A woman calls 911 to get help when her boyfriend has a diabetic seizure. The paramedics who arrived injected him with ketamine — known as a date rape drug — typically used by EMTs assisting police in arresting violently agitated suspects.
For the second time in two years, Hennepin Healthcare and the Minneapolis Police Department are facing public backlash for the use of ketamine, this time over allegations that paramedics sent a man to intensive care for two days after needlessly injecting him with the powerful sedative.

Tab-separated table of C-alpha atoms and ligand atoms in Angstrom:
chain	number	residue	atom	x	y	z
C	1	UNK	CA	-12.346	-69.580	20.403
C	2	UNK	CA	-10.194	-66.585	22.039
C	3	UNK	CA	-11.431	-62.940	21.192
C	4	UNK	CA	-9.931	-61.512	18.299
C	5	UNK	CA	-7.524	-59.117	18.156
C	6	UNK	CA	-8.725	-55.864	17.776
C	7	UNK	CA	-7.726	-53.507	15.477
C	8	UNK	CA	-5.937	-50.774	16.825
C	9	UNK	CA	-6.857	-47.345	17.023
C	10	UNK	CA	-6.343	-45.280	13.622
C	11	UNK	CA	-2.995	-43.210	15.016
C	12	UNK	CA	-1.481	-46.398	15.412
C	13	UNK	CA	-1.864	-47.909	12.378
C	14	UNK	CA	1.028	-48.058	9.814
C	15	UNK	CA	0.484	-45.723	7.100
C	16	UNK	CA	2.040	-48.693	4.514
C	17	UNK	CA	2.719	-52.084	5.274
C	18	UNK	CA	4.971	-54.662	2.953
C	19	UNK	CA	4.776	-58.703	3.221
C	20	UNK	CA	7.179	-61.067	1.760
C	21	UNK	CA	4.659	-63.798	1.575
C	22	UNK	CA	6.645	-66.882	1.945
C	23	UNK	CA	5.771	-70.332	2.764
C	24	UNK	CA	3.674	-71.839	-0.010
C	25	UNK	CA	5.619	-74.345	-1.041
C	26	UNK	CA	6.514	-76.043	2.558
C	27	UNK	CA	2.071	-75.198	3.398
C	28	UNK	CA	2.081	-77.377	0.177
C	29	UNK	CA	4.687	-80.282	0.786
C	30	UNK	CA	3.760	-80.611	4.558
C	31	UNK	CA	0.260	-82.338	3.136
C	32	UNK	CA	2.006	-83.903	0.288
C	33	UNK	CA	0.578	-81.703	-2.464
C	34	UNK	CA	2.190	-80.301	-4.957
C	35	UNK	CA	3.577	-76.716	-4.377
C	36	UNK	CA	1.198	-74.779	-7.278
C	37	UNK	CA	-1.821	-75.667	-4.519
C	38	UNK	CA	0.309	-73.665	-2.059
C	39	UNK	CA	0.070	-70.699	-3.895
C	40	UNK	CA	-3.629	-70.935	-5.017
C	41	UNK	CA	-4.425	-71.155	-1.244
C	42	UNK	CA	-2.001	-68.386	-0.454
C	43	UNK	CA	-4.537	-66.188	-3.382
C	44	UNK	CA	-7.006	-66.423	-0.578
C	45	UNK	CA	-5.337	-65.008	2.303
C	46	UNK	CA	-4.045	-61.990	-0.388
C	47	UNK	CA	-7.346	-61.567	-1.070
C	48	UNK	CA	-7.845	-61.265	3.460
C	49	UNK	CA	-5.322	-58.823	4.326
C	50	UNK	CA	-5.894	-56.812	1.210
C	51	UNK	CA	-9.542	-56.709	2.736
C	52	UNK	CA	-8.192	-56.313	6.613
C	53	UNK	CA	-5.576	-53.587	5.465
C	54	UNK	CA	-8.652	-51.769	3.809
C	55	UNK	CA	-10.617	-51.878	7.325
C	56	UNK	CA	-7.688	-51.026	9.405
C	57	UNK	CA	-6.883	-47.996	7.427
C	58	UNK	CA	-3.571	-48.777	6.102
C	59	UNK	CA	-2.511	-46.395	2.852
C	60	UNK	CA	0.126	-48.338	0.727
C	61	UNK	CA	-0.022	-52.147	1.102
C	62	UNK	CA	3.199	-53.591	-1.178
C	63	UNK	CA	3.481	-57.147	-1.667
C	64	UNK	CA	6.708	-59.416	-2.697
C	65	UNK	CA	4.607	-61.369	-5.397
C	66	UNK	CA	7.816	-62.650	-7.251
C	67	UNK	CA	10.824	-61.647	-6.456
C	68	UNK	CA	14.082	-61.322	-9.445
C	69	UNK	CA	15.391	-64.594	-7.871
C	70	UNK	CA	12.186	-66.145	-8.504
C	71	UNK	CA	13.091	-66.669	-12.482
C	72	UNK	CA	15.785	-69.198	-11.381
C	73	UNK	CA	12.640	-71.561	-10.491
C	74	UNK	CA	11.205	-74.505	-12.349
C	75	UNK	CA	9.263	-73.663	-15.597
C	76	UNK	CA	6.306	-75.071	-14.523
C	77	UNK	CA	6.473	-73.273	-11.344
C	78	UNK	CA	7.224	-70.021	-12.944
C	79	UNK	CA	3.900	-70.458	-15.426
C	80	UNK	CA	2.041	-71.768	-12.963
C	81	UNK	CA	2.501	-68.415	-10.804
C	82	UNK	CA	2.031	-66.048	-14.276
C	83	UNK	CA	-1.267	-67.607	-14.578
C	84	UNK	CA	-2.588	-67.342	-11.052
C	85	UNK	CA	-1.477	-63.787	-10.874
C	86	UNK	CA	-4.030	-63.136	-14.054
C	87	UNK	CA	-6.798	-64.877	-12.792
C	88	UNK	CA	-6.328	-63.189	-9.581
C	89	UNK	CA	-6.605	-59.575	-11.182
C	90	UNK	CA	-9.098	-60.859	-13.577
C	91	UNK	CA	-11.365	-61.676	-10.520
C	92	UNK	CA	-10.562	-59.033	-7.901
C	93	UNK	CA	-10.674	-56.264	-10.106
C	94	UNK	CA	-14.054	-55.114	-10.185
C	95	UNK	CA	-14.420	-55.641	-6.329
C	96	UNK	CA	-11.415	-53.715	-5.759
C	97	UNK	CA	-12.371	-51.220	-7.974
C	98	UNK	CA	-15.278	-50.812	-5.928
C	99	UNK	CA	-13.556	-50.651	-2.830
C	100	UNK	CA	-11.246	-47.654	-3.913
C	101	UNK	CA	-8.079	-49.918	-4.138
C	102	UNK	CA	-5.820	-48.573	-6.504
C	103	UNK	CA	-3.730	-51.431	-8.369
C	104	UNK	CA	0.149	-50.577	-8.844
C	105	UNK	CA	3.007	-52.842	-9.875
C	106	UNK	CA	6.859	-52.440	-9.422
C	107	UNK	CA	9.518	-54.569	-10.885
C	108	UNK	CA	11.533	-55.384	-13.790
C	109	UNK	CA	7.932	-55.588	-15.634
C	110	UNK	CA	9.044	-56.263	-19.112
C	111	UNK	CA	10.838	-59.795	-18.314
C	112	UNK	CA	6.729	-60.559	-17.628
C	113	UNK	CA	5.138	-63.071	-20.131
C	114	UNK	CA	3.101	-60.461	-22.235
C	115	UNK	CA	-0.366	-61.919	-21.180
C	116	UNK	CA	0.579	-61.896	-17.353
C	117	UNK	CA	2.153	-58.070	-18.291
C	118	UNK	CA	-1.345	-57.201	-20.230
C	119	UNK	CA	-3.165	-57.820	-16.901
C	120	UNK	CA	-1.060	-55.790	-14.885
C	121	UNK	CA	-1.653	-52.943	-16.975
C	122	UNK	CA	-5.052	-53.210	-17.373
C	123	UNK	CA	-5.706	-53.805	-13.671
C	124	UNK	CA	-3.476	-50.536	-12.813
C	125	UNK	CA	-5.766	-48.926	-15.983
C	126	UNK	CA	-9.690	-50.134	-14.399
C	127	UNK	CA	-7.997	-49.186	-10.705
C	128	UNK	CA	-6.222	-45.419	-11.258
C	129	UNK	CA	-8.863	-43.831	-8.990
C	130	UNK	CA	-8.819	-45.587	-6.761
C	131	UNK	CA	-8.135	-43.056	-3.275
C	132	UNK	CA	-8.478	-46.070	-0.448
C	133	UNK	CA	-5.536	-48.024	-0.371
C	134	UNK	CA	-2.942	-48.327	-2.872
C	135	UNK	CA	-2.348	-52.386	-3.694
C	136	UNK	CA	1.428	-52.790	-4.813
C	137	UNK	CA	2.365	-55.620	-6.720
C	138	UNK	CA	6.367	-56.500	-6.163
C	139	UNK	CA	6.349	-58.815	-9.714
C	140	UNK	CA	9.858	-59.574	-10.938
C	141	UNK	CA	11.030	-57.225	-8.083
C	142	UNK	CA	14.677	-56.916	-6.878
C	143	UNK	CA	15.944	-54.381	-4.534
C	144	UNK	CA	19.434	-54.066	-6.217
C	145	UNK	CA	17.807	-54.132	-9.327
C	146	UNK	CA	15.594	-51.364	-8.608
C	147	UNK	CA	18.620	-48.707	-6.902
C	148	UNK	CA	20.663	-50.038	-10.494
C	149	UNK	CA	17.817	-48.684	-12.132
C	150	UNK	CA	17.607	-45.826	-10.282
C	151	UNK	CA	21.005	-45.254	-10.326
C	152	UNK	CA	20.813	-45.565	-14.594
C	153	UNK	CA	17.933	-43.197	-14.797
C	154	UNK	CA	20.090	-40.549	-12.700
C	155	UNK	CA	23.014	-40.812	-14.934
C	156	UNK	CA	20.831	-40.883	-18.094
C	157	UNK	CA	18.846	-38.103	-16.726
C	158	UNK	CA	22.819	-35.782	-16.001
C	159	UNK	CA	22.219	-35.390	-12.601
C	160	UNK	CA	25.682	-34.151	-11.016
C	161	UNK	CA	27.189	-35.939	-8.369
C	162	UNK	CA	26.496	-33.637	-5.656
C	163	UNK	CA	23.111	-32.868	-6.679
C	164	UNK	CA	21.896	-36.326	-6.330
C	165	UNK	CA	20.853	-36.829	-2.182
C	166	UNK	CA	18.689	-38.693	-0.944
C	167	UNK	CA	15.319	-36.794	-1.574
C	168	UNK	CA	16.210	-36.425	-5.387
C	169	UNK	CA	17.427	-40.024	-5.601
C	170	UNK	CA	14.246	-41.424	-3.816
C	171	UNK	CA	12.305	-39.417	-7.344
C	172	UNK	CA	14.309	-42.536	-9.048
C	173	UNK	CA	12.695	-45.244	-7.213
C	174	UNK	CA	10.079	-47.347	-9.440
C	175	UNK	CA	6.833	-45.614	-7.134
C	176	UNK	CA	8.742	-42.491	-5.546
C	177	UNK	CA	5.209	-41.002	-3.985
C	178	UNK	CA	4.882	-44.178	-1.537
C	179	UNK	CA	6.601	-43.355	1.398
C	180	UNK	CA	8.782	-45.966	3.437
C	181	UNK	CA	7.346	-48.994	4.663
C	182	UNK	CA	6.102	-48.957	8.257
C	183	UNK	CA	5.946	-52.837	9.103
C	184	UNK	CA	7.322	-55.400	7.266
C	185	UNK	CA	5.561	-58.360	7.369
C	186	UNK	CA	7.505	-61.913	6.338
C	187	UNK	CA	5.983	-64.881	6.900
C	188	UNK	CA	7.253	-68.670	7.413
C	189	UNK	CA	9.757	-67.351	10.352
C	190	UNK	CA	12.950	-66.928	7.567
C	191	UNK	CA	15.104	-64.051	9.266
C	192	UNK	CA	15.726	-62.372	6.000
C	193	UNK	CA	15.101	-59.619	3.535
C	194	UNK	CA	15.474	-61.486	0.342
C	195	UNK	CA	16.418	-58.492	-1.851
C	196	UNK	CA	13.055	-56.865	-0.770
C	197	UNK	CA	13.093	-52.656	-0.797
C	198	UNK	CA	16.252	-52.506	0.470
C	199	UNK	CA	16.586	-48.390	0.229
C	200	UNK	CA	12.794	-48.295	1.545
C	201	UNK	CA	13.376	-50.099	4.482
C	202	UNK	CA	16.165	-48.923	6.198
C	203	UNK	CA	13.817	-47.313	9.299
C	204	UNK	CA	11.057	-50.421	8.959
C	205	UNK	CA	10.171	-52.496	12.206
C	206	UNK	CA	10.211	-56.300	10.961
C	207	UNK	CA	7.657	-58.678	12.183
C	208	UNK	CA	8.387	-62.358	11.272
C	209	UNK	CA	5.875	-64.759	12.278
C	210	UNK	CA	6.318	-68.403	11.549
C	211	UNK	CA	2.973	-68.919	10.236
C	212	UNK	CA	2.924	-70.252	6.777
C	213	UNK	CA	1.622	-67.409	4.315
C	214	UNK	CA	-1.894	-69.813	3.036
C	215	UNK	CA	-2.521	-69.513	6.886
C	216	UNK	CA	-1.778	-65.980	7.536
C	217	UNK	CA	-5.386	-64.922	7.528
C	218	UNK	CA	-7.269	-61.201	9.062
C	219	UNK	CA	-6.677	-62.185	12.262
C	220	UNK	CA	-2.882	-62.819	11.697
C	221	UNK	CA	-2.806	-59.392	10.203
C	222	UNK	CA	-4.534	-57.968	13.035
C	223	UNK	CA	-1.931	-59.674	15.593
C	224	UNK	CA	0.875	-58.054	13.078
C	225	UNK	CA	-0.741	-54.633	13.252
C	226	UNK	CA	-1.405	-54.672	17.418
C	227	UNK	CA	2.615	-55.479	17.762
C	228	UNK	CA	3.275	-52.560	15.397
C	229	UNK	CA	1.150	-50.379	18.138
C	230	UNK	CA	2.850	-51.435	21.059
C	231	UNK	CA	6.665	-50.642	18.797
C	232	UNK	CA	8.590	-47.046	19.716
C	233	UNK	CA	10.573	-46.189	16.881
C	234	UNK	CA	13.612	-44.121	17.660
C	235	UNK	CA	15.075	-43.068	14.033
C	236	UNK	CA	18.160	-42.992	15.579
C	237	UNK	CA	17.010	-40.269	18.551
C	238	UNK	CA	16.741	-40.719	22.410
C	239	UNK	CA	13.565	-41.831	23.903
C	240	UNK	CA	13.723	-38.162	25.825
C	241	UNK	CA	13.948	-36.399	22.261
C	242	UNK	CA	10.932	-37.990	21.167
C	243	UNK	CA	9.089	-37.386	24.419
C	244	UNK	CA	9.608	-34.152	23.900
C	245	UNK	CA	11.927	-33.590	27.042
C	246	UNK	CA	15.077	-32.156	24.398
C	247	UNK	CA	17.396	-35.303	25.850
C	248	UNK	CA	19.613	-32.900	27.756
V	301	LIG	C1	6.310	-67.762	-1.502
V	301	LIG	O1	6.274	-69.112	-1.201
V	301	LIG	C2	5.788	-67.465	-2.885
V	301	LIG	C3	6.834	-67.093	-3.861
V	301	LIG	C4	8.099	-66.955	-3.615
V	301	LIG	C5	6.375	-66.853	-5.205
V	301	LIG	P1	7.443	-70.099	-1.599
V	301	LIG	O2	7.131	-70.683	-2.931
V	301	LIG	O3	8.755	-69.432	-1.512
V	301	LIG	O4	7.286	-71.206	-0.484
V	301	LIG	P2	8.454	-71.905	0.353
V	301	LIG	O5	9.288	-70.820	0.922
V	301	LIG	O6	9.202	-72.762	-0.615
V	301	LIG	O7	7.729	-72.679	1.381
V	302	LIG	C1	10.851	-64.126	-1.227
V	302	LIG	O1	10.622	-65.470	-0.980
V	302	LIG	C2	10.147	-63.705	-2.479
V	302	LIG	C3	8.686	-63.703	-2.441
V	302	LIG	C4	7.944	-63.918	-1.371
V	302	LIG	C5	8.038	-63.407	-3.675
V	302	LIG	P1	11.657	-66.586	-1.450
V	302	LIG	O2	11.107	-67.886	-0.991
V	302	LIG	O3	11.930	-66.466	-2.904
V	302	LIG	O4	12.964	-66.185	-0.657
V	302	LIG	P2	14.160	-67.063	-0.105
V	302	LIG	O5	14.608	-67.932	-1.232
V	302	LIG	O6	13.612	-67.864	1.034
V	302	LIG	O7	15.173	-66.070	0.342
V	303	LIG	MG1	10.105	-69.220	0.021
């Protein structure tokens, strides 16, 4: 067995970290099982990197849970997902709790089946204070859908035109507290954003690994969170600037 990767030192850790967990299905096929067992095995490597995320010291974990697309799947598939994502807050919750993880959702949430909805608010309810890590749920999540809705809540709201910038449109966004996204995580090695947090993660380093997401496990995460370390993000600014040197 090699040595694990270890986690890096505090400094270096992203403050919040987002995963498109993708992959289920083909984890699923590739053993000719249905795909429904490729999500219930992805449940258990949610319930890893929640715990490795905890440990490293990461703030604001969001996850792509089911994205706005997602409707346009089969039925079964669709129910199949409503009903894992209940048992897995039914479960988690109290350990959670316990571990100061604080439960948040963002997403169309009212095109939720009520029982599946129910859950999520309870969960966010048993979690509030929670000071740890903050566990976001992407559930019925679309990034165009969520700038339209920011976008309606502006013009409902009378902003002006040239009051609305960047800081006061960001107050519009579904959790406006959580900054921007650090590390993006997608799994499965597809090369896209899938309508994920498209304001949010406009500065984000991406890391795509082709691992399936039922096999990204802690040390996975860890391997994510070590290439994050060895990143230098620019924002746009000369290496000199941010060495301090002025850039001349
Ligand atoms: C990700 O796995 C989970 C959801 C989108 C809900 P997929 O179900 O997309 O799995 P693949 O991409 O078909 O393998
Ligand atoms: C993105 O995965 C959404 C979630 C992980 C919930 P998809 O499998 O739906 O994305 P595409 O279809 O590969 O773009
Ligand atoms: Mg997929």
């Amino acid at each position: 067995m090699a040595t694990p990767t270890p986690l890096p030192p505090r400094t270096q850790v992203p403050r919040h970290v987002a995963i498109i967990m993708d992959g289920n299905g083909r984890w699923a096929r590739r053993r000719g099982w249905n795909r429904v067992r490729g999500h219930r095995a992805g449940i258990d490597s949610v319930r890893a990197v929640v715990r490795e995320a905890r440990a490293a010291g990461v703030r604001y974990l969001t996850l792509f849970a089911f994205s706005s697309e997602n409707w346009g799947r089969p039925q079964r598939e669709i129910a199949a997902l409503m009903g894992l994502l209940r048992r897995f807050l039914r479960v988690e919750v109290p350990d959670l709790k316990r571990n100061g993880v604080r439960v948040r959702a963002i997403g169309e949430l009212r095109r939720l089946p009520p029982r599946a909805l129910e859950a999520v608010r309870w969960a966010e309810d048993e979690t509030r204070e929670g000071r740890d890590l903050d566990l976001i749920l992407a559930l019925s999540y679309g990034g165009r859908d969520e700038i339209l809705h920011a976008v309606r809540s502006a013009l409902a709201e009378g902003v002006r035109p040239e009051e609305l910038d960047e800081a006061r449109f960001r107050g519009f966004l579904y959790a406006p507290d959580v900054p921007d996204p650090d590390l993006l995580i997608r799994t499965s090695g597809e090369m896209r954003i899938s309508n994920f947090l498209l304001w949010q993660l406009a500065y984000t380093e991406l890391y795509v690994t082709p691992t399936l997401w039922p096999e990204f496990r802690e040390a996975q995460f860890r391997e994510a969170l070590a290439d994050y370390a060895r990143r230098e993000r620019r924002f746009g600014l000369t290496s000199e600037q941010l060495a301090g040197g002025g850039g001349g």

The patient, Max Johnson, suffered a diabetic seizure on July 26, according to a Facebook post from his girlfriend, Abby Wulfing. Minneapolis police and Hennepin Healthcare paramedics responded to Wulfing’s 911 call and repeatedly pressed her on Johnson’s drug use, unconvinced of Wulfing’s explanation that low-blood sugar caused the seizure, according to the post.
Dr. Michael Carome, a medical expert for the consumer advocacy organization Public Citizen, said the description of Johnson’s case speaks to a systemic problem.
“We have an emergency medicine system that too often seems to involve significant police response,” said Carome. “And there’s this reflexive use of powerful sedatives.” If a patient is suffering from low-blood sugar, “the last thing that person needs is treatment with potent sedatives.”